Reflections on a Wandering Life.....

Thursday, September 01, 2011

Bad News 

Really bad news. They paved the road going from the bus yard to my village. I live out in the western hills now, where Mao and the Red army were holed up before they took Beijing in the fall of '49. The whole area is now part of Fragrant Hills Park, and it is a national treasure. Mao's office and the place where he stayed is a little museum. The place where Zhou Enlai, Liu Shaoqi, Zhu De (Mao's general), and Ren Bishi camped out is all boarded up now, but I have managed to get in there a few times just to see what it looks like. The East Gate of the park is about a fifteen minute walk from where I live. Before I moved out here, I used to visit Fragrant Hills Park about once a year. It was pretty, but a bit unpleasant because so crowded. It's different when you live here, because you can get there early. If I can be at the East Gate by 6 am, and climb right up to the trail half-way up the mountain, I can just about have the whole place to my self. Or I go there in the evening when it is starting to get dark. Everybody is leaving and it is quiet and peaceful.

Fortunately, although my village is close to the park (as is the bus terminal) it is not between the bus terminal and the park; it is off to the side. The result of this is that during the busy tourist season, tens of thousands of people pass within a few hundred yards of where I live, but no one ever ventures down the dusty road to my village. There would be no reason to; it doesn't go anywhere. So even though my village is not that far from the city (takes about 45 minutes to an hour on the bus to reach Wudaokou), it is actually quite remote. In some ways, I might as well be on the top of a mountain in Shanxi Province living in a Yaodong (earth cave). The young daughter of the folks who run the little produce market next door was just a toddler when I moved out here. Whenever she saw me, she would start laughing, and then cover her face and start screaming. She was so overwhelmed she couldn't decide which emotion to express. She literally didn't know how to respond to the strange apparition standing before her. Her mother worked with her quite a bit to help her get used to me, and now she is quite friendly and playful. But my point is that the remoteness of this village, in spite of the fact that it is not far from Beijing, and is, in fact, within the boundaries of the Haidian District, has resulted in my village remaining a quiet, Saturday morning kind of place, in spite of the frenzied growth in the more central areas of the city.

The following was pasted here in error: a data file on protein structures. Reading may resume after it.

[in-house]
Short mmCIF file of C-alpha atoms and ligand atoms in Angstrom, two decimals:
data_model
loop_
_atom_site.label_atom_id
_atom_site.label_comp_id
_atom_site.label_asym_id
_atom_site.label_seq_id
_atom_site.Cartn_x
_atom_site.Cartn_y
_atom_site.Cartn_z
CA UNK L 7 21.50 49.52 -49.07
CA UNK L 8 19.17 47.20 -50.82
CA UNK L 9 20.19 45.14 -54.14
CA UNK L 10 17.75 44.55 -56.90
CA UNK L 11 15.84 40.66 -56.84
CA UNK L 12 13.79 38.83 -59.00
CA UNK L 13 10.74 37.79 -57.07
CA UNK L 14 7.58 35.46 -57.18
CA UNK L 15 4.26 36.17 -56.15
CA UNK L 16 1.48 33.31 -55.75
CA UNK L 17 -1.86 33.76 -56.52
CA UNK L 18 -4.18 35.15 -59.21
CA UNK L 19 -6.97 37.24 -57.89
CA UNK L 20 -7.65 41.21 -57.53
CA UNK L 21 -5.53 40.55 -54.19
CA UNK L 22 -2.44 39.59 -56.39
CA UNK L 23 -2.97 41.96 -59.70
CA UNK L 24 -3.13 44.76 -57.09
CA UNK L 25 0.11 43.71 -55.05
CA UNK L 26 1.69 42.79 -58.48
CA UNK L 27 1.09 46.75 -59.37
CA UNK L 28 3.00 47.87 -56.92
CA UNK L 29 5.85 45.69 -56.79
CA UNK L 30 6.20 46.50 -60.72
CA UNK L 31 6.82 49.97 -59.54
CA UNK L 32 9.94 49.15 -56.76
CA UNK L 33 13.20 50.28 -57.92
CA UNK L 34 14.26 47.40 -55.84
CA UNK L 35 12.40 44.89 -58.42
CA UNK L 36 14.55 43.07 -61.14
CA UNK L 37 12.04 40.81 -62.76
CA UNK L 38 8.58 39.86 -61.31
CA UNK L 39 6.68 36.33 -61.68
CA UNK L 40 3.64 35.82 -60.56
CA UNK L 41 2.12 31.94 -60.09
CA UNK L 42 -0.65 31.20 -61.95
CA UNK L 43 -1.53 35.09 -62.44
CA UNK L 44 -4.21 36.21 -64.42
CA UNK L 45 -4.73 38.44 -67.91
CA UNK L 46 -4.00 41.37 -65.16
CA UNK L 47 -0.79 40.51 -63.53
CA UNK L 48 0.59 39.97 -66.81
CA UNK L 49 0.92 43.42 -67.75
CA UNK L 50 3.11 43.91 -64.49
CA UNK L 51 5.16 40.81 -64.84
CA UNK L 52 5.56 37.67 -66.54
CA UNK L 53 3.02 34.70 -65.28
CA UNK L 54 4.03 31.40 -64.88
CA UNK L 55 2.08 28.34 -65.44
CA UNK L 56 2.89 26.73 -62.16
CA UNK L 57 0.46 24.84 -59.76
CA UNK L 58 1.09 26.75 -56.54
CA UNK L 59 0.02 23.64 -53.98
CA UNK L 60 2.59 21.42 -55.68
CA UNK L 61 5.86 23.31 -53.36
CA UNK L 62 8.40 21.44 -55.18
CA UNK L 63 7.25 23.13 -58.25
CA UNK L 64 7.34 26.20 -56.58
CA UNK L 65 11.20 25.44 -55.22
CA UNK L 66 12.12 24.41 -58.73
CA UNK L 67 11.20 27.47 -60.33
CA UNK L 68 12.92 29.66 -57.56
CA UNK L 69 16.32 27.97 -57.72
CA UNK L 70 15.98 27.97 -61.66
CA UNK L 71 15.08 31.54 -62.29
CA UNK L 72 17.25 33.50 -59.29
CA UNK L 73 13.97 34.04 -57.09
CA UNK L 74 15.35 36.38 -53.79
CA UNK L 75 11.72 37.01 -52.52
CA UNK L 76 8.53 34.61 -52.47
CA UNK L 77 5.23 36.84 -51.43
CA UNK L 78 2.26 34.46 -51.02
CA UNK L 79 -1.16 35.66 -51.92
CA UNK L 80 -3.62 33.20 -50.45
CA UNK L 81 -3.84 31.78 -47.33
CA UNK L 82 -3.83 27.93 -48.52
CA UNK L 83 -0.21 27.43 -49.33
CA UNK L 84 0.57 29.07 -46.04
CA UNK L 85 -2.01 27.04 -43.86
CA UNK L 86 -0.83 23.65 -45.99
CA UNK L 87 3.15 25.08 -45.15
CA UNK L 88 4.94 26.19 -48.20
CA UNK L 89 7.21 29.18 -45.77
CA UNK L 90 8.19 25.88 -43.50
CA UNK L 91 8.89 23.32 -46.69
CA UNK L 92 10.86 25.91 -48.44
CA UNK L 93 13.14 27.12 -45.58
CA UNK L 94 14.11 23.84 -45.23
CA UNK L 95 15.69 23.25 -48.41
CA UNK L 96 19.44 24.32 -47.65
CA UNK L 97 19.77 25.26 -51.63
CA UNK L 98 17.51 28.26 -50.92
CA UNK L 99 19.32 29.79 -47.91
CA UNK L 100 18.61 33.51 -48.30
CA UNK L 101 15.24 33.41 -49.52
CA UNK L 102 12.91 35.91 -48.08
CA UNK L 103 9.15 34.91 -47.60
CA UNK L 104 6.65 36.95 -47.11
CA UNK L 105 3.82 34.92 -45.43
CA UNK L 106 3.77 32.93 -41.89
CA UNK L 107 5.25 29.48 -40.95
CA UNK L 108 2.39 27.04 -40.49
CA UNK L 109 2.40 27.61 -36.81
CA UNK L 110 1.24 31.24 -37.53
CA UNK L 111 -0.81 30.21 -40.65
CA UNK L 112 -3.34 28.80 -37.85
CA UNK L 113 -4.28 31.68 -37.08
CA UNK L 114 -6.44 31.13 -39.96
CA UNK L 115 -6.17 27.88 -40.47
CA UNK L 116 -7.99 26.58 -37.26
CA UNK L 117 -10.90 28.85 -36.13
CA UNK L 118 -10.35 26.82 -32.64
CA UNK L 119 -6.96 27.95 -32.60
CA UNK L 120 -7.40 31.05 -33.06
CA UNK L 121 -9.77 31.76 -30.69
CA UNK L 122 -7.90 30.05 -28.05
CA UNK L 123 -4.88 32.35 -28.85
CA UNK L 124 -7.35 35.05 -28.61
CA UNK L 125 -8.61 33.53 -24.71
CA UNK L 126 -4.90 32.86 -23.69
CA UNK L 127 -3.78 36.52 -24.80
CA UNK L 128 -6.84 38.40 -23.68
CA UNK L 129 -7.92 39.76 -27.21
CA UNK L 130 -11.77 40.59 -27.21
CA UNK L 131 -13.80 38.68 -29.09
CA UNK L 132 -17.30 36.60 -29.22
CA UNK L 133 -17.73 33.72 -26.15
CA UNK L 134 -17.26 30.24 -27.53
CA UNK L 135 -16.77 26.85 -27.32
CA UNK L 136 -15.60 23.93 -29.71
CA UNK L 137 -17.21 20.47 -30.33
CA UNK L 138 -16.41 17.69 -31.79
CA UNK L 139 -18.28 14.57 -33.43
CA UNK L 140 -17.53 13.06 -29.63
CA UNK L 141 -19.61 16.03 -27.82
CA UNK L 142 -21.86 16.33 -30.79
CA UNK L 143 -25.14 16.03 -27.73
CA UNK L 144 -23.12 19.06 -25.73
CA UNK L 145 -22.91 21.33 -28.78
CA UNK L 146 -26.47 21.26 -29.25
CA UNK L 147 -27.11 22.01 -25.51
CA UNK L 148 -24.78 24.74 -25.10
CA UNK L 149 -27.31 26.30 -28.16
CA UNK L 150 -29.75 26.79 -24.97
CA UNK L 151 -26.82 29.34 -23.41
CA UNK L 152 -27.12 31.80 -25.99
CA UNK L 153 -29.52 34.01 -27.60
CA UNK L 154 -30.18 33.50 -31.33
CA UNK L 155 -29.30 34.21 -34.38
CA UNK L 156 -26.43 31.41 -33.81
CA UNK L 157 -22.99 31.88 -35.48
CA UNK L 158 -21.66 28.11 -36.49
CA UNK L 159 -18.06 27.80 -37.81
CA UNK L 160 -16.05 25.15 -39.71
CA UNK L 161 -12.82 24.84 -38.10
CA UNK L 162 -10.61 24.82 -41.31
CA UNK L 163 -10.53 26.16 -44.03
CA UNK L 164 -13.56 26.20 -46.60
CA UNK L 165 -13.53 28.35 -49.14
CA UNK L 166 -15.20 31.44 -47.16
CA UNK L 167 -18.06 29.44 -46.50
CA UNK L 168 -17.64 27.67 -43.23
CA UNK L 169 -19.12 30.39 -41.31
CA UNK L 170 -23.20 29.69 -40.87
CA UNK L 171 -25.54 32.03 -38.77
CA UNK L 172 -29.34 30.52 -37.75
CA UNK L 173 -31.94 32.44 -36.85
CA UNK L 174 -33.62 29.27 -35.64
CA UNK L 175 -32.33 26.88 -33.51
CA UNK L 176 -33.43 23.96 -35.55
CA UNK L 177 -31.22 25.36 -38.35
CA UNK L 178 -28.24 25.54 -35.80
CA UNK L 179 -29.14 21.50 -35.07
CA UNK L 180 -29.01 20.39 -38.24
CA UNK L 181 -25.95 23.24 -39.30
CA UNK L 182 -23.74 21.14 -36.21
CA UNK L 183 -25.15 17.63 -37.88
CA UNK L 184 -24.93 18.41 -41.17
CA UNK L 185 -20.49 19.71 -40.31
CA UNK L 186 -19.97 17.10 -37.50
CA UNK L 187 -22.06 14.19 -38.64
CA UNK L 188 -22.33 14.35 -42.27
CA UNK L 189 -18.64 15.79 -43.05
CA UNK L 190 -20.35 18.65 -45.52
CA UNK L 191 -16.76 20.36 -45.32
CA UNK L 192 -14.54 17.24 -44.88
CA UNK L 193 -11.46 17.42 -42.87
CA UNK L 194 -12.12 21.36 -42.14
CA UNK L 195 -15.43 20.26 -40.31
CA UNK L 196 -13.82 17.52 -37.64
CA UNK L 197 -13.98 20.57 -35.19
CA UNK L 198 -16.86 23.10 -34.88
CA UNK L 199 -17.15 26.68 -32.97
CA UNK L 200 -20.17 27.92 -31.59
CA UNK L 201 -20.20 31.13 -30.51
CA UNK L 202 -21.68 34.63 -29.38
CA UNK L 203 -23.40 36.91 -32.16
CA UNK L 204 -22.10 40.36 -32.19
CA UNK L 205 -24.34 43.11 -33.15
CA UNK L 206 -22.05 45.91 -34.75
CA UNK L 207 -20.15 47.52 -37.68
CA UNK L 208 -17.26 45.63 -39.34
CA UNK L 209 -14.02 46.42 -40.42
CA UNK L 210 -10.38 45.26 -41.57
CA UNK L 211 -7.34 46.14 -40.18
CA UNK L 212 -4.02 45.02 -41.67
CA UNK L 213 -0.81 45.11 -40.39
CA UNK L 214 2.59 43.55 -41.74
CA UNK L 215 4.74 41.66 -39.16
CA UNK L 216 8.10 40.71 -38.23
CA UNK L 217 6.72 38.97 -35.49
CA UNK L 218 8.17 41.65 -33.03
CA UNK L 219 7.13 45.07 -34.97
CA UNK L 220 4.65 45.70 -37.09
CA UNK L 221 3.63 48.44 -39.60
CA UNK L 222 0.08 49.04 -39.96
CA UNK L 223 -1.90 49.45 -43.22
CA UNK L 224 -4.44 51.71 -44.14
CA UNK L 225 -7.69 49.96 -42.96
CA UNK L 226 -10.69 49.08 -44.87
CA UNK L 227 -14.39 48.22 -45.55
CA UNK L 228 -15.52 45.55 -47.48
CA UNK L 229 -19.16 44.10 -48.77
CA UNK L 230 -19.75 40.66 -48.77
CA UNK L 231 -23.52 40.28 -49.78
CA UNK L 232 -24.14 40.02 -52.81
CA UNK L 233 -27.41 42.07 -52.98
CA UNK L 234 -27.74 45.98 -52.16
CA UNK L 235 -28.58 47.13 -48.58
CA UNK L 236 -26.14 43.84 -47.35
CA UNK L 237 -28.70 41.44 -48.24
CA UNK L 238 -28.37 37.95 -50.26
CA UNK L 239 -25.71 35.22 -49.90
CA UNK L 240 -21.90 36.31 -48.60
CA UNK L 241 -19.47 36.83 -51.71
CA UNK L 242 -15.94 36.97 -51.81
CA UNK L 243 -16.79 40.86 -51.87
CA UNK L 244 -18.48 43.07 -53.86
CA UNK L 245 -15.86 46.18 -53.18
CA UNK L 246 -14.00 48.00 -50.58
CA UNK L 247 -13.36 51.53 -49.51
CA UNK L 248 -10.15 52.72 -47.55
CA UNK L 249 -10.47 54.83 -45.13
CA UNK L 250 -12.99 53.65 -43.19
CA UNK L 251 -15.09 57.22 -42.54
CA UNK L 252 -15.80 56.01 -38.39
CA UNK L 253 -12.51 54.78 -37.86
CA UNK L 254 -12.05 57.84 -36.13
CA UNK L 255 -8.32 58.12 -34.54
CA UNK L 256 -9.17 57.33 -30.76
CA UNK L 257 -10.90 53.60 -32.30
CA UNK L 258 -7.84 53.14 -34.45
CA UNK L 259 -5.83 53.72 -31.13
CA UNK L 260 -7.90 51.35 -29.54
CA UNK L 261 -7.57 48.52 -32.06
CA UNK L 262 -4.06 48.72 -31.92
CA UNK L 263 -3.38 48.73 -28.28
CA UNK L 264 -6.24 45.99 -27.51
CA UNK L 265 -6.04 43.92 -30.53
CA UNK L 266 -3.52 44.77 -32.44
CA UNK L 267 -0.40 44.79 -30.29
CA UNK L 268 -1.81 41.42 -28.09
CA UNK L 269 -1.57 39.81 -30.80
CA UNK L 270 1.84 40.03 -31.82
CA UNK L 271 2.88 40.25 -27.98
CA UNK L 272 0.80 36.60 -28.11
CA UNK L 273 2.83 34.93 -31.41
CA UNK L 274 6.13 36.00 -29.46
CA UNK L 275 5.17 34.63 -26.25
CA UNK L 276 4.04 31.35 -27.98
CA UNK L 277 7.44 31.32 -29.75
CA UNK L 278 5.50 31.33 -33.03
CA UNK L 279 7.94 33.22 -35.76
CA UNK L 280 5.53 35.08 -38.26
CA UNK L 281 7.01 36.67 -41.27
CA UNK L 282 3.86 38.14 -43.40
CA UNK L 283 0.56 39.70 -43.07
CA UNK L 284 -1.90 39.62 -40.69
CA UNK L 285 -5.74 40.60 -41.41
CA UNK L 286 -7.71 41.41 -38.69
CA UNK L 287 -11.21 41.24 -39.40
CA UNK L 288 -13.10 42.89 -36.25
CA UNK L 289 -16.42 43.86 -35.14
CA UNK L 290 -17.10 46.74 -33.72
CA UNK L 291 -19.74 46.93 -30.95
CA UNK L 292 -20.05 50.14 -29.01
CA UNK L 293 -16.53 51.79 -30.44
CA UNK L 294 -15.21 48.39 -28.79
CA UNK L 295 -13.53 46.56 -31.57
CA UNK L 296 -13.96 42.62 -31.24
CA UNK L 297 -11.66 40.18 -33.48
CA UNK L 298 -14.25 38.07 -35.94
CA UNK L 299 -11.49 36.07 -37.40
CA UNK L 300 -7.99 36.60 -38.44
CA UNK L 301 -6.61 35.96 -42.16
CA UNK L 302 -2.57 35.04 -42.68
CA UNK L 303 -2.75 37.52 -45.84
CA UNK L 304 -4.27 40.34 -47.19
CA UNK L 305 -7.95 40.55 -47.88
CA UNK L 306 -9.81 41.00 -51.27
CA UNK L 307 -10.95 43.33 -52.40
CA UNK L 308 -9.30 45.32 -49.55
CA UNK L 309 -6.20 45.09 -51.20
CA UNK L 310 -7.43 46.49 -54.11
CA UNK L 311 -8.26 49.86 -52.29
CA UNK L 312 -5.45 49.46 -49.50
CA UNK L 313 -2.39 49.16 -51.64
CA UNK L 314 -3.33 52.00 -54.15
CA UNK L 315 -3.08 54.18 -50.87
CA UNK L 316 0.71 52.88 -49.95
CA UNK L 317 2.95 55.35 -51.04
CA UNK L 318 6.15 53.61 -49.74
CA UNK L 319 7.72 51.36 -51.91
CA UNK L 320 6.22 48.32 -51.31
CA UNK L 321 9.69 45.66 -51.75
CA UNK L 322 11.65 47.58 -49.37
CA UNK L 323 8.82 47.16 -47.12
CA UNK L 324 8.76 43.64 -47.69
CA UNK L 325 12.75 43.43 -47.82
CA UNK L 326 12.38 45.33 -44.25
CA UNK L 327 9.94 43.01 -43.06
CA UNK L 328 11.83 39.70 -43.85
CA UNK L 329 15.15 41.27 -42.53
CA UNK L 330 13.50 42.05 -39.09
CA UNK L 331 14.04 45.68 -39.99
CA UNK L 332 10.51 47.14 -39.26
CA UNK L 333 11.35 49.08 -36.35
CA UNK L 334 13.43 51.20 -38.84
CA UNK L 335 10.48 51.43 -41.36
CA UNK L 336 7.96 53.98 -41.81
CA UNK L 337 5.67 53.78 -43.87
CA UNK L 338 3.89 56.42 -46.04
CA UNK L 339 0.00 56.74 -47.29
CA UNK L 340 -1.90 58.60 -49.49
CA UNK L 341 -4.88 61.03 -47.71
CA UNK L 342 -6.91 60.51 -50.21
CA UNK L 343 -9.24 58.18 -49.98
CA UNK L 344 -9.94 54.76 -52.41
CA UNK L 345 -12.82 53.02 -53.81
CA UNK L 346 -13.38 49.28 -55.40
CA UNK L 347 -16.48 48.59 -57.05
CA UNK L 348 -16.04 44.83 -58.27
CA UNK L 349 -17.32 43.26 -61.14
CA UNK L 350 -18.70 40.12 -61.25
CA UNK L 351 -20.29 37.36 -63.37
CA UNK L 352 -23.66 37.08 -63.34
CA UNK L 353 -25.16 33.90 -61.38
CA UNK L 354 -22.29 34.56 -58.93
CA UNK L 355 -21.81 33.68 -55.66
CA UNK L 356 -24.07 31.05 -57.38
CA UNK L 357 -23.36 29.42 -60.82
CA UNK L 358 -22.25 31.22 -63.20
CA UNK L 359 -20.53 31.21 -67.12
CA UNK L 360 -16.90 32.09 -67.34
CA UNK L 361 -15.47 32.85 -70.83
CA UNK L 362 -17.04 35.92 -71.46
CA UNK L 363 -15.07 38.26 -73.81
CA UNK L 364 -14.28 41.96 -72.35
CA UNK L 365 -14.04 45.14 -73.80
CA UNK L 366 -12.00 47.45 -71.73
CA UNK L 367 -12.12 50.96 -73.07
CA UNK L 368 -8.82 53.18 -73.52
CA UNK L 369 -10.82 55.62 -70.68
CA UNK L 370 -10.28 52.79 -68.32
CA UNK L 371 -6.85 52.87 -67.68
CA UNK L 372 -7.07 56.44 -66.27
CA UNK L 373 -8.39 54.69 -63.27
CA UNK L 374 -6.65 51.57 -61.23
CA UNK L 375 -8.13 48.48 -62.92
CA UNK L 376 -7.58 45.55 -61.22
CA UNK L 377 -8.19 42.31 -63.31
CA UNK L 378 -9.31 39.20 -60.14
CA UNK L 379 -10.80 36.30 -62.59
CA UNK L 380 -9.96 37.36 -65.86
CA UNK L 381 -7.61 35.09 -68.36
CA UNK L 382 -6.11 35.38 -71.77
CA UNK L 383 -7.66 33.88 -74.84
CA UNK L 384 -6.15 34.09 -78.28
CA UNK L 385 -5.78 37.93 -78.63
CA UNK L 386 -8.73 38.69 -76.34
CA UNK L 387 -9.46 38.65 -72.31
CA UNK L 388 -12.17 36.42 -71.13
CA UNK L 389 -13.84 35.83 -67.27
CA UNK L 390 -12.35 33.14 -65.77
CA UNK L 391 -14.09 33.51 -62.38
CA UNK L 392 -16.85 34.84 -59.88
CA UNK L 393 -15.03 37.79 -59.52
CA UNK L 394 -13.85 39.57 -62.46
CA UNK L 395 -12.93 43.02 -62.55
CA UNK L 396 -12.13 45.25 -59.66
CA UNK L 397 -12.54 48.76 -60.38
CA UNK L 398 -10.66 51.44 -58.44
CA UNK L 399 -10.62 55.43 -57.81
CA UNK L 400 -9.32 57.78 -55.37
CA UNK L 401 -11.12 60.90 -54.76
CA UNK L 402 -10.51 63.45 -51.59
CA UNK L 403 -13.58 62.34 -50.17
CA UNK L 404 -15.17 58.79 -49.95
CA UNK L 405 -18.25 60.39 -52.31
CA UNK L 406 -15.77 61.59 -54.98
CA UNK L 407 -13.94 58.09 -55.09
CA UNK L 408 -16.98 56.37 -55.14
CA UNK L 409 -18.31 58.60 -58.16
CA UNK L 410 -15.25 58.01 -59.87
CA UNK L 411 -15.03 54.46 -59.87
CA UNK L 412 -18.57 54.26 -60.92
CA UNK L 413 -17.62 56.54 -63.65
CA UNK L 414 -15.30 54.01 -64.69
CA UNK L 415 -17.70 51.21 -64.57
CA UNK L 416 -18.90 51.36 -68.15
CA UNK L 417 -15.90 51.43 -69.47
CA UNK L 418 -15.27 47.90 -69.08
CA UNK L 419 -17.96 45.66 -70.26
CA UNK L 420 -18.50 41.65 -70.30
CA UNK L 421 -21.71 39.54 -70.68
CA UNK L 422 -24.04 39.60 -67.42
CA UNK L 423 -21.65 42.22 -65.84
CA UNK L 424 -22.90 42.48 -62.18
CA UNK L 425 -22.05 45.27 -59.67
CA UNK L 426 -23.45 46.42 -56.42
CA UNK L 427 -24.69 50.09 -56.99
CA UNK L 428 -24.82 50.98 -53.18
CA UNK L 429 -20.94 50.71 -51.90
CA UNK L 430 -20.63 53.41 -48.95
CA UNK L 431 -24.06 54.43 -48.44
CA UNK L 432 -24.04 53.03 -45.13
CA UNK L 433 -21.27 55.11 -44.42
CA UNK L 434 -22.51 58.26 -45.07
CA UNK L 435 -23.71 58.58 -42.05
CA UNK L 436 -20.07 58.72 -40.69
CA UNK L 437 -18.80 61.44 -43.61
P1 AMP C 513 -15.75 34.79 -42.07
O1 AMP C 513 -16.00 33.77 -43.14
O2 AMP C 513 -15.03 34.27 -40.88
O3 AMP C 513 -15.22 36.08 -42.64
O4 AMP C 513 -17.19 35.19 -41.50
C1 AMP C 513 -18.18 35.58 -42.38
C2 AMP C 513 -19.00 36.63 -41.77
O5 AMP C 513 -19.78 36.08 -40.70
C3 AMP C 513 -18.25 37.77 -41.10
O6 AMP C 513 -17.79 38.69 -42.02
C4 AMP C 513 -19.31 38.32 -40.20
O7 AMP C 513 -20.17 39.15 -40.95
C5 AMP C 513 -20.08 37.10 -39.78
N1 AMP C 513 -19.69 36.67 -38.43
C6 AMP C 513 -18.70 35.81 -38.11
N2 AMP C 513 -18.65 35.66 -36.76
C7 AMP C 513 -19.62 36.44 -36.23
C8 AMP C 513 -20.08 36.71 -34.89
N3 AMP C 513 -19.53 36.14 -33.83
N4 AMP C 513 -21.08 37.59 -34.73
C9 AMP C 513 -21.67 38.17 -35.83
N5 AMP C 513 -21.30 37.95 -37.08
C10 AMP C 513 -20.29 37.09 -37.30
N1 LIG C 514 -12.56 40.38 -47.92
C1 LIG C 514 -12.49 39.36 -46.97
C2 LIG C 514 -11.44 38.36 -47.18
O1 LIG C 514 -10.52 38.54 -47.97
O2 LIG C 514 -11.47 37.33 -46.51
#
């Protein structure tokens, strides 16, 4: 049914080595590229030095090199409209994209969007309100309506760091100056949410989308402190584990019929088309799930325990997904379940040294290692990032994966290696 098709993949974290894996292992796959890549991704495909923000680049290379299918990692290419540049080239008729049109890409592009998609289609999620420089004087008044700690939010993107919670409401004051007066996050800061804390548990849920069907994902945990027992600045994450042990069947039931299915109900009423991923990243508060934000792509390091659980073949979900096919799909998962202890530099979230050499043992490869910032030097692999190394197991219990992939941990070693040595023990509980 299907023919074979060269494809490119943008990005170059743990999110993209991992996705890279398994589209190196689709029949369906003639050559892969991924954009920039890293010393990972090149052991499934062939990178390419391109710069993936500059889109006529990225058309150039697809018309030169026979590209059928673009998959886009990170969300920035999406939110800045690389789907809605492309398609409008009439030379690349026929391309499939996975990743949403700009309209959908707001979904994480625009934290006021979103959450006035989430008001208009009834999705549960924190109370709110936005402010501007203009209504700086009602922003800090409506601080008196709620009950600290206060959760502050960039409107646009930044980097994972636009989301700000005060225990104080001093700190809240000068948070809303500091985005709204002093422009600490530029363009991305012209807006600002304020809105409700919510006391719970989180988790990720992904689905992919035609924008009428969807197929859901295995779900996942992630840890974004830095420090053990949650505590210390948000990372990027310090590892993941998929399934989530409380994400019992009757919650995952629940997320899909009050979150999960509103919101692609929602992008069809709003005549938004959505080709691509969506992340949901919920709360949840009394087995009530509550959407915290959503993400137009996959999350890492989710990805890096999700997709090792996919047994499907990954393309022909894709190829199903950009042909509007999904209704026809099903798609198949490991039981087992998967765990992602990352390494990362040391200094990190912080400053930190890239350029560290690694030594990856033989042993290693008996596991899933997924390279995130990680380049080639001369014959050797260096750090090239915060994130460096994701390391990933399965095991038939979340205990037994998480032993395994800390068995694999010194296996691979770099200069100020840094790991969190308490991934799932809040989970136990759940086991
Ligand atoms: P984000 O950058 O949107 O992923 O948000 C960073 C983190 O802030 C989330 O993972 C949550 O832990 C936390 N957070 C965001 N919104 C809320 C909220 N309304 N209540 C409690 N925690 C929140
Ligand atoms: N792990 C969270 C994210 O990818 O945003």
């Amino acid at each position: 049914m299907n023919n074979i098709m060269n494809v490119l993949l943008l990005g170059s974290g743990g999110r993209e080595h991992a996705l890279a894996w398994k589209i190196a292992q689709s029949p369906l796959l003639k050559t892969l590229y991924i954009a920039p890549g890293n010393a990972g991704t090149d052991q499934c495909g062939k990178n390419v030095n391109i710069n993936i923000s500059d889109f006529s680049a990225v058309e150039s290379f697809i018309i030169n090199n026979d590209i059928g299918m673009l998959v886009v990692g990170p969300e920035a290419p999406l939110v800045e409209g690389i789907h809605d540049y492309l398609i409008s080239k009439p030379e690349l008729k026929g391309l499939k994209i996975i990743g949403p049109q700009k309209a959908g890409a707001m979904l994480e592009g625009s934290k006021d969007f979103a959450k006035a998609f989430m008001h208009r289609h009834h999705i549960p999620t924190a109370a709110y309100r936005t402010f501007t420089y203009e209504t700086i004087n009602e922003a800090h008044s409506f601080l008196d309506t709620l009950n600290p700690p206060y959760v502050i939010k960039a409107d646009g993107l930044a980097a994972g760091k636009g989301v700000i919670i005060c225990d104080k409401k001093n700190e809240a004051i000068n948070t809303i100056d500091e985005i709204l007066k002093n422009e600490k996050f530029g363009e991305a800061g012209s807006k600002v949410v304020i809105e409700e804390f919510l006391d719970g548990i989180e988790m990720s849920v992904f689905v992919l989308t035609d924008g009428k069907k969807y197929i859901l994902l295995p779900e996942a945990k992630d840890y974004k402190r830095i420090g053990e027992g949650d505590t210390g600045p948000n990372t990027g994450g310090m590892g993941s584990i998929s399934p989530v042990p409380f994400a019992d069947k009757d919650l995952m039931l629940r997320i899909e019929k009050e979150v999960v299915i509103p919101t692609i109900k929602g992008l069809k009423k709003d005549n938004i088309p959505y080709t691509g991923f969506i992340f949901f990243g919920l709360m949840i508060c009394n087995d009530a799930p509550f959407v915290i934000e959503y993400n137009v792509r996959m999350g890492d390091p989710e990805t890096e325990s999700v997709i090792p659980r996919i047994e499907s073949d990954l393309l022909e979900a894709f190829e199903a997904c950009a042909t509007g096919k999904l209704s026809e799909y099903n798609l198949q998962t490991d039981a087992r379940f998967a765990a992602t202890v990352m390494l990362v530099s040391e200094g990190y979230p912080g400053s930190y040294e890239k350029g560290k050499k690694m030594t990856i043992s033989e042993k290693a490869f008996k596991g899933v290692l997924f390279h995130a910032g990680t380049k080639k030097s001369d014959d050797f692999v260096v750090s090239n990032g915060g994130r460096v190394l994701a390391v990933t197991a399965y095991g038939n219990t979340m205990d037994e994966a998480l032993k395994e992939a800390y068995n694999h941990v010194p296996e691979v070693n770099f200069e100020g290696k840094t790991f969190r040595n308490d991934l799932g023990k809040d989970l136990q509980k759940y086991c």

But that's all over now. This is China. Paved roads draw big black cars like a magnet does iron filings. Paved road. Better drive on it. You know how that goes. Once a few rich people in their big black cars get a chance to see the peaceful tranquility of this place, they will be bringing their friends. Pretty soon, the tour companies will catch on, and one after another they will be scheduling seven hour tours to South Hardship Village. In one sense, it's not as bad as I'm making it sound, because the first three hours and the last three hours will be spent shopping for trinkets at a souvenir shop somewhere, but even one hour in this village--well, you know, with 1.3 billion people, it adds up after awhile.

And as if that weren't enough, wait 'till it shows up on Google Earth. You know how that goes. Paved road. Must lead somewhere. Backpackers the world over will be fighting to come here and experience the quiet peacefulness of this remote village. And the growing numbers won't dissuade others, either. When you look at Google Earth, you're not seeing a picture of a village taken just yesterday. You're looking at a picture that was taken right after the road was paved, before all the people started to show up. So they will just keep coming. I can see it now. Before long, there will be a youth hostel on every corner, and bars all over the place. When I step out on my balcony and night and gaze at the southern sky, I won't see Orion. I'll see the bright lights of the revelry below me. And I won't hear crickets chirping. How could I, with the loud music coming from the bars blaring in my ear?

And rent will be sky high. I rented this little place for 700 RMB a month when I moved out here last year. It has already gone up since I have been here. My landlady let me know by telling me quietly, "If my husband is here, you must pay me 800, but I will give you 100 back later." It's simple now. No lease--I just pay my rent month by month. If I forget, the landlady doesn't get angry. She just makes me a plate of jiaozi. I think she's beginning to think I forget on purpose just to get the jiaozi. Not far from the truth, because her jiaozi is pretty good. But after the crowds get here, the place will probably be confiscated by some corrupt official and sold to the highest bidder. I better just go ahead and say goodbye to my neighbors now. I can't afford to live in a resort hotel for 10,000 RMB a night.

I've always known it was going to get bad. The subway is supposed to be out here by 2014. But somehow I had hoped to delay the urban sprawl as long as possible. Now there's no hope. Oh, China! I knew this was too good to be true.

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